The equation of state (EoS) of dense baryonic/quark matter is the crucial ingredient for understanding neutron stars. I briefly review the current state of the high-density matter EoS based on the QCD perspectives. In this talk, I particularly focus on the perturbative QCD (pQCD) EoS, which was previously thought to be useless at realistic density because it is plagued by the large uncertainty. I introduce our recent analysis of the EoS calculated within the pQCD framework with the resummation [Fujimoto & Fukushima, 2011.10891]. I discuss our scheme for the Hard Dense Loop resummation, which turns out to reduce the uncertainty compared with the conventional pQCD estimate without resummation. Our result apparently extends the applicability of the QCD-based EoS down to densities realized inside neutron stars and infers a smooth matching with the baryonic EoS.

Venue: via Zoom

Event Official Language: English

Seminar

Prof.  thumbnail

iTHEMS Biology Seminar

How nucleus size affects chromatin motion? - Experimental measurements and a polymer physics theory

July 1 at 10:00 - 11:00, 2021

Prof. Takahiro Sakaue (Associate Professor, College of Science and Engineering, Department of Physics and Mathematics, Aoyama Gakuin University)

Chromatin moves dynamically inside the cell nucleus, and its motion is often correlated with gene functions such as DNA recombination and transcription. A recent study has shown that during early embryogenesis of the nematode, Caenorhabditis elegans, the chromatin motion markedly decreases with the cell stage. However, the underlying mechanism for this transition has yet to be elucidated. Here we systematically investigate the impact of nuclear size to demonstrate that it is indeed a decisive factor in chromatin mobility. We show that a simple theoretical description, which takes into account the length and time scales of chromatin polymer solution, can quantitatively describe the relationship between the nucleus size and the chromatin motion in vivo. Our results emphasize a regulatory role of nuclear size in restricting chromatin motion, and a generic polymer physics model plays a guiding role in capturing this essential feature.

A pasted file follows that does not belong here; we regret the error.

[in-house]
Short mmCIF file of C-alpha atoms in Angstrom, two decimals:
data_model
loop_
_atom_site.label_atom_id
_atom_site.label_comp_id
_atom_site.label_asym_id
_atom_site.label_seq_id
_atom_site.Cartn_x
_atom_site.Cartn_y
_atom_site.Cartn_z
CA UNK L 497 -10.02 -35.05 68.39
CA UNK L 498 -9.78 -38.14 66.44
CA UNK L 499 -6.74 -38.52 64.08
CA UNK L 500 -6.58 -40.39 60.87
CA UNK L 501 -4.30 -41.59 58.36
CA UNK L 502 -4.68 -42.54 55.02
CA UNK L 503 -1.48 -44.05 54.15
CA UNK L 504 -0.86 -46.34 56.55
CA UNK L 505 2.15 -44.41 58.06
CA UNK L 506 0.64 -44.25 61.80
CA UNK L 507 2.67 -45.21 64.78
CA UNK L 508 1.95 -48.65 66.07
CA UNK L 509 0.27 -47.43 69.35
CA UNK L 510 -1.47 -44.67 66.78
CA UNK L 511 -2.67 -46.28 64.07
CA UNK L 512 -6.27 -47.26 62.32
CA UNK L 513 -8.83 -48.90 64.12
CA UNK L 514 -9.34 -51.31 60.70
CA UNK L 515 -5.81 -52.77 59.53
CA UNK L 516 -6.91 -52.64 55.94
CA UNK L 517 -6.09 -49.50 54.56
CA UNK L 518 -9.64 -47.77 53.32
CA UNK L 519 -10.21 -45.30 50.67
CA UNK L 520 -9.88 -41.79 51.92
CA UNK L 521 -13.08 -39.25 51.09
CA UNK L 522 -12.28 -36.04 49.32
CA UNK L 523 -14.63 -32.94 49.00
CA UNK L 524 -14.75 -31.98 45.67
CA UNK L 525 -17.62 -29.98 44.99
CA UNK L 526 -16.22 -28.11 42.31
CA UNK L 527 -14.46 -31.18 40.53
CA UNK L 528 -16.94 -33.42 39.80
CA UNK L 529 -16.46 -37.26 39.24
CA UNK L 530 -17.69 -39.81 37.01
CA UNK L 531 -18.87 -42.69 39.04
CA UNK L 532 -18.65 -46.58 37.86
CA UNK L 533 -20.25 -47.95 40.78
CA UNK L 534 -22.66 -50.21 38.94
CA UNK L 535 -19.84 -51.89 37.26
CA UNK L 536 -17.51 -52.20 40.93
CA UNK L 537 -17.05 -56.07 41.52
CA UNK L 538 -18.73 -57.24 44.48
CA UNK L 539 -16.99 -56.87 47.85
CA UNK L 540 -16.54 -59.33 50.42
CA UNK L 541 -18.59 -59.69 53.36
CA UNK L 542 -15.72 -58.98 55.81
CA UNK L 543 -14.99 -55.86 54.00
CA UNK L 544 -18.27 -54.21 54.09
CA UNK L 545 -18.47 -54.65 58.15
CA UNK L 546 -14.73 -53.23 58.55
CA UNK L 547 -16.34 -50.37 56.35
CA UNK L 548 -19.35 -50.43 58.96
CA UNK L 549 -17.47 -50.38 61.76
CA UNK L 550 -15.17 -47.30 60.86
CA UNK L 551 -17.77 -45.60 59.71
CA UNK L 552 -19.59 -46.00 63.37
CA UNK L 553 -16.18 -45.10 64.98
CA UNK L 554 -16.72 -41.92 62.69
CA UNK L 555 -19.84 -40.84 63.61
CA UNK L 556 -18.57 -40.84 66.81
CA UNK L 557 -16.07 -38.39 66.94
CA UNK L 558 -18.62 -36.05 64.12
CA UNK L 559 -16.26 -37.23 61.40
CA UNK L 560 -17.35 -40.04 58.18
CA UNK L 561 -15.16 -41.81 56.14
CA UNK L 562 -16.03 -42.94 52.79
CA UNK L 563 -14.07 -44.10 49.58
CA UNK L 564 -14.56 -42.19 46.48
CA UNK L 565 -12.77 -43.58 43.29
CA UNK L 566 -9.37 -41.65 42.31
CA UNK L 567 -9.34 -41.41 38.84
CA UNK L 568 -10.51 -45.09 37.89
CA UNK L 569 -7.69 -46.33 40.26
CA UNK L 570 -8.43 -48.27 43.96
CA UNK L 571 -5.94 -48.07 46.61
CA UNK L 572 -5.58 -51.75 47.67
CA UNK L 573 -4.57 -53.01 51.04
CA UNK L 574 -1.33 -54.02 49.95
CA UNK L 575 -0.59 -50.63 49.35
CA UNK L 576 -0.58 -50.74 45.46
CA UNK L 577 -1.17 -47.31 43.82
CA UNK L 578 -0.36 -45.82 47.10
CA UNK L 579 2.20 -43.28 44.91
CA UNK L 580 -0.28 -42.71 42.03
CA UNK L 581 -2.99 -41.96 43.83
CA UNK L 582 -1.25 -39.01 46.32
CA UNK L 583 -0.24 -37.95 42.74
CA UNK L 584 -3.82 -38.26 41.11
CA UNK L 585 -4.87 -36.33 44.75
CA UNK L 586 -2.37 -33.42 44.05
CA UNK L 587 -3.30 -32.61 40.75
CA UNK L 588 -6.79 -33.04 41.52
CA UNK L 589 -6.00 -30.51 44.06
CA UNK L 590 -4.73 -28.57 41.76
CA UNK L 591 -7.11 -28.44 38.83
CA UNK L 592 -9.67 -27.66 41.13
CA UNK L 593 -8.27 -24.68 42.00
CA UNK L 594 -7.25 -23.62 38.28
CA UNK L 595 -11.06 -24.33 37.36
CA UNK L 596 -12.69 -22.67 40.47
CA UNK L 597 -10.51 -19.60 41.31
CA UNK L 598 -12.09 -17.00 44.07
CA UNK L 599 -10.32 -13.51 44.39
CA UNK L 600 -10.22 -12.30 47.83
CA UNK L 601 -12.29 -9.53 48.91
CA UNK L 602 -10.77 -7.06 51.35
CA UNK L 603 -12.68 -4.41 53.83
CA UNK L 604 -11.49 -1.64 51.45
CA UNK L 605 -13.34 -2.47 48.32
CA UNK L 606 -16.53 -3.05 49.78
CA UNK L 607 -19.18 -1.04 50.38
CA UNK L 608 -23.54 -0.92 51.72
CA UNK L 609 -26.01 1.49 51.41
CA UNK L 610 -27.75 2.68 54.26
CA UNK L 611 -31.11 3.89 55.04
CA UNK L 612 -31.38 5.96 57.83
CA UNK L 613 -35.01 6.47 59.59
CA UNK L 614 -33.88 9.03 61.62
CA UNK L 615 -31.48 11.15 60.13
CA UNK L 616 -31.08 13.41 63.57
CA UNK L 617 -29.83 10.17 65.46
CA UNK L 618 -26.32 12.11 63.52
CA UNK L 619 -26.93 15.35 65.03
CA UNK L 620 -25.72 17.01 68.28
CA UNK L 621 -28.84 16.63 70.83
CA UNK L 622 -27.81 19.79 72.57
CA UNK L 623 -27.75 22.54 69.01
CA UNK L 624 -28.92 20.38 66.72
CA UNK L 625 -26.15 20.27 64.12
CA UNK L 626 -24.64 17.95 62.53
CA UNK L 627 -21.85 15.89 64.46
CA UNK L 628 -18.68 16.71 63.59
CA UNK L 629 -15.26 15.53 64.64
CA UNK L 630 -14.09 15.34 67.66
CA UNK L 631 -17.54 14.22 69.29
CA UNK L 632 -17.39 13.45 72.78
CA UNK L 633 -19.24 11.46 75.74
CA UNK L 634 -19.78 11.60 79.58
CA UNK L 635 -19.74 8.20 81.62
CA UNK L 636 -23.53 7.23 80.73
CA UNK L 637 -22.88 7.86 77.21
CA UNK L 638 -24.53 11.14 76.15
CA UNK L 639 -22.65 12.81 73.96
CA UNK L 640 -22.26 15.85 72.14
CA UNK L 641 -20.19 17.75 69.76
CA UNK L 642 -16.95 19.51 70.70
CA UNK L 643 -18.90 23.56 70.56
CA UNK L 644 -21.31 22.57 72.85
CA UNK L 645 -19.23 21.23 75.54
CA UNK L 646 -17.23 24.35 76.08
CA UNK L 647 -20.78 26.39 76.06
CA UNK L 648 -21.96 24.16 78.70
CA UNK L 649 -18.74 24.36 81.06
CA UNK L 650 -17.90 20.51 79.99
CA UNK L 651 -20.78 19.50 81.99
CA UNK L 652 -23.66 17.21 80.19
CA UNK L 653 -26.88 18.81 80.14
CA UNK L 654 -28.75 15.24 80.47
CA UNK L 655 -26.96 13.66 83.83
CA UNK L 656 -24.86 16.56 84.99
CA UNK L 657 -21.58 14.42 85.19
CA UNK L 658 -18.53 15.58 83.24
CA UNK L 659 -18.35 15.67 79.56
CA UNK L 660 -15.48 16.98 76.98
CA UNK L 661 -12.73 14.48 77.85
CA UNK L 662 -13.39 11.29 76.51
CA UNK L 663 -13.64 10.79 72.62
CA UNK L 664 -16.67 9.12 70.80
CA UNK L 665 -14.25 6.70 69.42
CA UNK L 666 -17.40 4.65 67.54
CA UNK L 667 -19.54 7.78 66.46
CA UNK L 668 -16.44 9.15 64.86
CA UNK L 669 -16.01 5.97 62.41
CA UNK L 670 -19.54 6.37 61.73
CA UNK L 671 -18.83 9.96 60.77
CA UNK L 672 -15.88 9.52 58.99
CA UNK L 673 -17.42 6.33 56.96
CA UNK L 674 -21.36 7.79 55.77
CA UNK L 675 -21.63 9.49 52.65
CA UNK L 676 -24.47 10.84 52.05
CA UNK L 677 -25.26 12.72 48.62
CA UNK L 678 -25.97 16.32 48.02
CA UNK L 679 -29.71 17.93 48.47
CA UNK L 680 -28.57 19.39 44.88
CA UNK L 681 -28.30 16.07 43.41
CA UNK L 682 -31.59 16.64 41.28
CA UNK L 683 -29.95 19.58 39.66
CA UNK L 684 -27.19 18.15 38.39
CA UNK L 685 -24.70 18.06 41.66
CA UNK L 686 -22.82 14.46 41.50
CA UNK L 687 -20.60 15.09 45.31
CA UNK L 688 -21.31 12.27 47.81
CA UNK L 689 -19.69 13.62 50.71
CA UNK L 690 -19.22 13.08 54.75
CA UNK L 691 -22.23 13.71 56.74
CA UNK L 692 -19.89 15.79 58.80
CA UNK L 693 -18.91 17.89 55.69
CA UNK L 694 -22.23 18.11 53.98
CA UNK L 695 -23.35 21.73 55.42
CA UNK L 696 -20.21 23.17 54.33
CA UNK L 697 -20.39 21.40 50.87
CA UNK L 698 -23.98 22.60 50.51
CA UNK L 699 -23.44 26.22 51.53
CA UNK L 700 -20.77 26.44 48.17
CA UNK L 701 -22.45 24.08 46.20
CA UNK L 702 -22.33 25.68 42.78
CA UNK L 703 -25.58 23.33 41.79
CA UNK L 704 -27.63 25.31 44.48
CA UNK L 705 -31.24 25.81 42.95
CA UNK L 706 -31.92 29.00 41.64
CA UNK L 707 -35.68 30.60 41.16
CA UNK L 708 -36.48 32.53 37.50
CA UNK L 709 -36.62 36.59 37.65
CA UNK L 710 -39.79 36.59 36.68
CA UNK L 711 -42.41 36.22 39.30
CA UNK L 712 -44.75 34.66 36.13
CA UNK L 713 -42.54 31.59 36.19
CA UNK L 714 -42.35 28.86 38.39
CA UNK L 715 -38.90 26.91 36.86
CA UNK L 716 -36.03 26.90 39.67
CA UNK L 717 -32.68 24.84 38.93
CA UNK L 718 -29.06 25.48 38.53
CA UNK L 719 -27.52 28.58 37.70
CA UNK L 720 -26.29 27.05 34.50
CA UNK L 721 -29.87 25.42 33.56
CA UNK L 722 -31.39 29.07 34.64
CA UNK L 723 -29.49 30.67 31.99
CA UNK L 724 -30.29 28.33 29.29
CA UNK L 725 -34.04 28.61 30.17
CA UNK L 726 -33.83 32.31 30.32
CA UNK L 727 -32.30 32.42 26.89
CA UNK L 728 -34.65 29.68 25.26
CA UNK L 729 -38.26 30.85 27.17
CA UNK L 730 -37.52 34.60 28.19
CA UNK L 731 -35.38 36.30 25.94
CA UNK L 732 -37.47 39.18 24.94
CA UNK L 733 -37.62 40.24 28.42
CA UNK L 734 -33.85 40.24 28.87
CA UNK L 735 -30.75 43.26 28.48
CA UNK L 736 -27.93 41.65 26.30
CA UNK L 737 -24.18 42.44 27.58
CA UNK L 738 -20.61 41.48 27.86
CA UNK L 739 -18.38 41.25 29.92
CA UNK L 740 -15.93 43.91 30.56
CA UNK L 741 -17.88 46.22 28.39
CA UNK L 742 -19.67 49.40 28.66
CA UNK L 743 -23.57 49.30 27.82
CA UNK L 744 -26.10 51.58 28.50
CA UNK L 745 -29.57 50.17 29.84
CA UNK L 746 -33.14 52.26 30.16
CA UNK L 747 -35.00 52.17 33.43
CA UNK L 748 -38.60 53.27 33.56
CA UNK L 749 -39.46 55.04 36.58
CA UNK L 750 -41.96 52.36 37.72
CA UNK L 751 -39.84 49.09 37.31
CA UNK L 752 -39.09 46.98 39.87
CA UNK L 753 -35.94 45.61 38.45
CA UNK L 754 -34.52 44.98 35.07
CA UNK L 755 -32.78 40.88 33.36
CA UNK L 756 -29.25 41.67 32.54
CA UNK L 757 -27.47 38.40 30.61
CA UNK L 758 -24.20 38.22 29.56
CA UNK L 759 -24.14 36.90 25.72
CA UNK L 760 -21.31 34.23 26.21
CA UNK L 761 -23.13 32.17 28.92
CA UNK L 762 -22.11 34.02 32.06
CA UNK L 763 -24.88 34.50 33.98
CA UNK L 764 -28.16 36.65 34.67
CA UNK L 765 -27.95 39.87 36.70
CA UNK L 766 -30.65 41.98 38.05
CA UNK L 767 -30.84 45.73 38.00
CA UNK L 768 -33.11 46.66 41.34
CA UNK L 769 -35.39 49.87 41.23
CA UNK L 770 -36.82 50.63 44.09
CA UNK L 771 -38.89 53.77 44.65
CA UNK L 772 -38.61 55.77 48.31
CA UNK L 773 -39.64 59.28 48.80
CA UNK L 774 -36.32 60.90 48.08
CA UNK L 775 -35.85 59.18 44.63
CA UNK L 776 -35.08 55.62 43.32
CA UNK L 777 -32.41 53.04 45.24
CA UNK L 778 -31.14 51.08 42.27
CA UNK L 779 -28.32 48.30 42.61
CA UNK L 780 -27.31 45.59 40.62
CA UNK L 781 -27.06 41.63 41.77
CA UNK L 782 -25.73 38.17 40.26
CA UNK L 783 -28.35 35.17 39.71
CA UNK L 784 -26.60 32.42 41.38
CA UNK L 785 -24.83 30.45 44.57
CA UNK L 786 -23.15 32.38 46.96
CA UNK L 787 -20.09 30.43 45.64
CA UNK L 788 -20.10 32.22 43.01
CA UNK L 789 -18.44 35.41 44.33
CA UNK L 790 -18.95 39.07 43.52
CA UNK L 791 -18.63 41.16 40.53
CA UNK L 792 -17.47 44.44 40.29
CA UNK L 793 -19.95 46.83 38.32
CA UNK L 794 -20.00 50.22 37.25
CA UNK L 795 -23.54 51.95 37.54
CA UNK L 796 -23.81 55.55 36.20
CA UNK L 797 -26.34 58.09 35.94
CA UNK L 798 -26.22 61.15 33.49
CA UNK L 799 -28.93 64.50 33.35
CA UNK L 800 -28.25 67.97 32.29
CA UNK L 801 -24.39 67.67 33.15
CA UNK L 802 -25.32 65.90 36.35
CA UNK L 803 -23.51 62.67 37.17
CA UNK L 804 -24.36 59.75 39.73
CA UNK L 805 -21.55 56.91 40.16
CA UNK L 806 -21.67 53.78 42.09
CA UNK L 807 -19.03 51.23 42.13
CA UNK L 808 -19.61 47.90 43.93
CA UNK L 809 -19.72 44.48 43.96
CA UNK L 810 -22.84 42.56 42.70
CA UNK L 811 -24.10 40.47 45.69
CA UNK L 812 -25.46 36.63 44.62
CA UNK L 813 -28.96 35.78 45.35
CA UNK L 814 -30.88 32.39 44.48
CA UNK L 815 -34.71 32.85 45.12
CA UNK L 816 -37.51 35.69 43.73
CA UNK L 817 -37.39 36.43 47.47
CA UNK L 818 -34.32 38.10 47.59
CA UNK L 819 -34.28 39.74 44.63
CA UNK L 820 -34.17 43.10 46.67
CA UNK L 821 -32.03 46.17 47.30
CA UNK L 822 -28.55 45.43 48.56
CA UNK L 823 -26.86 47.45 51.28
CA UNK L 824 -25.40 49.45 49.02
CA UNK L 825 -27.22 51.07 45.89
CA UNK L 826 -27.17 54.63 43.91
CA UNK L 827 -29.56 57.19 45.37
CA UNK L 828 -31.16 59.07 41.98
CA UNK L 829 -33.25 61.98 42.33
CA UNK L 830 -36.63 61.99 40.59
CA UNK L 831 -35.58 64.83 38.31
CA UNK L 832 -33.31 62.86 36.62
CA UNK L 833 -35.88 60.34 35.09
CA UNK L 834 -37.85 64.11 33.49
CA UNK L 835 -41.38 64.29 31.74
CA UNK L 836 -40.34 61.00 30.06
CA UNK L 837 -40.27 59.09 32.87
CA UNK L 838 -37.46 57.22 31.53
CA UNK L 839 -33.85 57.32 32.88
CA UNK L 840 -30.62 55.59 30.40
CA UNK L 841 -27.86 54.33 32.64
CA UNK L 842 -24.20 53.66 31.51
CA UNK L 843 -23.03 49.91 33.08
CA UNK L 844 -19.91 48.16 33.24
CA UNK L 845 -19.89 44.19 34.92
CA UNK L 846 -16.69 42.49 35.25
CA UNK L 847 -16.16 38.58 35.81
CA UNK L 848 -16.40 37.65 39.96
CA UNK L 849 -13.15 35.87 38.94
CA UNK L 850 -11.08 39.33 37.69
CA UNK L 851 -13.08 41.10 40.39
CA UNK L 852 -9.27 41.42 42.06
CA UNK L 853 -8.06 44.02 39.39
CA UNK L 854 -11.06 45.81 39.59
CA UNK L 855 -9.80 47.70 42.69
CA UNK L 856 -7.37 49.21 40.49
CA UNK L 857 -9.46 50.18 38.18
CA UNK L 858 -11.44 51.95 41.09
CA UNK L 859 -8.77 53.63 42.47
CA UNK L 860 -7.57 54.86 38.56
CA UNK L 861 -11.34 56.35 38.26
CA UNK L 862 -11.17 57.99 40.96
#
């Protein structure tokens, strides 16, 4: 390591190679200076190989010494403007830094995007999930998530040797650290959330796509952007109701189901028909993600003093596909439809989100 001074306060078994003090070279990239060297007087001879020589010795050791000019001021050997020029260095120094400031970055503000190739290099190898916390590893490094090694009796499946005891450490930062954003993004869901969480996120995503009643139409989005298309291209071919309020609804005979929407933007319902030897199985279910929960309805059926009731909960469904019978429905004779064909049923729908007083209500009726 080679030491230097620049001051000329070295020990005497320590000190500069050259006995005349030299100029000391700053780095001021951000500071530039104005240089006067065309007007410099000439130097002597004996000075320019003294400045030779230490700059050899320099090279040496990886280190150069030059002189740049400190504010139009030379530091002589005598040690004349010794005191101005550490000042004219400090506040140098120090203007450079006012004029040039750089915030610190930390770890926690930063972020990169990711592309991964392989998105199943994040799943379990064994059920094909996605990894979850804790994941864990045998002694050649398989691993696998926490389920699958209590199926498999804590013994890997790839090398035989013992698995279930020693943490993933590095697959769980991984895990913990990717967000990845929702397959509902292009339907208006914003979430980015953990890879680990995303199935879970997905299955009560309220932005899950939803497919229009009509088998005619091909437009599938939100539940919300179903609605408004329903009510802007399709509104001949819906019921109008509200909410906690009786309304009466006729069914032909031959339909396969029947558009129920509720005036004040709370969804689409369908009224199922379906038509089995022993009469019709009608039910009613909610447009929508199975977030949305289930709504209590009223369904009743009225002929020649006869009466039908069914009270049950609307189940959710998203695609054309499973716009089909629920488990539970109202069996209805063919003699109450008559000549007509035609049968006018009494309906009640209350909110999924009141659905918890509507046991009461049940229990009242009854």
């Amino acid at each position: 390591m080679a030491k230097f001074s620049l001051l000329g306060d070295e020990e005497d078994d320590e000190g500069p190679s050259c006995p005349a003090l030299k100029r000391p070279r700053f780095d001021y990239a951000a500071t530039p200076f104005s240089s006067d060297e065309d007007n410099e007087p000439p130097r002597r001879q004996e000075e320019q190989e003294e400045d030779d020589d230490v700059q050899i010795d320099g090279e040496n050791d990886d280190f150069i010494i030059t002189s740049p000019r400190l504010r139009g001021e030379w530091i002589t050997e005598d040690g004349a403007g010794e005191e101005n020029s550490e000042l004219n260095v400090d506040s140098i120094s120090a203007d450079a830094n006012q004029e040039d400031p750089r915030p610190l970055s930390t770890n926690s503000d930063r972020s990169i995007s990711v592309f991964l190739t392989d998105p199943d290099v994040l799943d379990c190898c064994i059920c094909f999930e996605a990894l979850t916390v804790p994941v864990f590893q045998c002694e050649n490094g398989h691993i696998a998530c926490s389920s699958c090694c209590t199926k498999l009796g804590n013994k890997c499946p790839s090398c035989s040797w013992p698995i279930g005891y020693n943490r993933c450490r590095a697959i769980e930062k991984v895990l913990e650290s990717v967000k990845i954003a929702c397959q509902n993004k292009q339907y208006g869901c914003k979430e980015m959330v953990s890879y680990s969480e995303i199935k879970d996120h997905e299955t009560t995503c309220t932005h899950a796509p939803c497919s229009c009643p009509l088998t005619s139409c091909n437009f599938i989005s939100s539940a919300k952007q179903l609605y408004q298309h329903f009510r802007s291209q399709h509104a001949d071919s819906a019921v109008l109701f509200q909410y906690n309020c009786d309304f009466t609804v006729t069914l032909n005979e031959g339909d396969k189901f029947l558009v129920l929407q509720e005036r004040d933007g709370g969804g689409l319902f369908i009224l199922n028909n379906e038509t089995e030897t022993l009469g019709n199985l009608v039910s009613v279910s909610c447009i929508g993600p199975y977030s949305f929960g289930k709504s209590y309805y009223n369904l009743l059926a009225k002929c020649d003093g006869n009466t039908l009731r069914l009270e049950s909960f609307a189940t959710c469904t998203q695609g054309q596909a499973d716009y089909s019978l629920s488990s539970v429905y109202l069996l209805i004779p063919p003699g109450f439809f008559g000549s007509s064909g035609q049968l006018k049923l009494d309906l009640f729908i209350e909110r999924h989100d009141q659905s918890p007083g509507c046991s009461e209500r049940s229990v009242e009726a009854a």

*Please refer to the email to get access to the Zoom meeting room.

Venue: via Zoom

Event Official Language: English

Seminar

Mr.  thumbnail

iTHEMS Math Seminar

An introduction to modular functions, conformal field theories, and moonshine phenomena

July 2 at 16:00 - 18:10, 2021

Mr. Mizuki Oikawa (Junior Research Associate, iTHEMS / Student Trainee, iTHEMS / Ph.D. Student, Graduate School of Mathematical Sciences, The University of Tokyo)

Moonshine phenomena are certain mysterious connections between modular functions and finite groups. The first example is the celebrated monstrous moonshine, which connects the J-invariant and the Monster group. Surprisingly, this relationship can be well understood in terms of chiral conformal field theory. In this talk, I would like to explain what is chiral conformal field theory and how it gives moonshine phenomena.
In the first part of the talk, the notion of modular function will be introduced and the precise statement of the monstrous moonshine will be given. Then the monstrous moonshine will be explained in terms of vertex operator algebra, a mathematical model of chiral conformal field theory.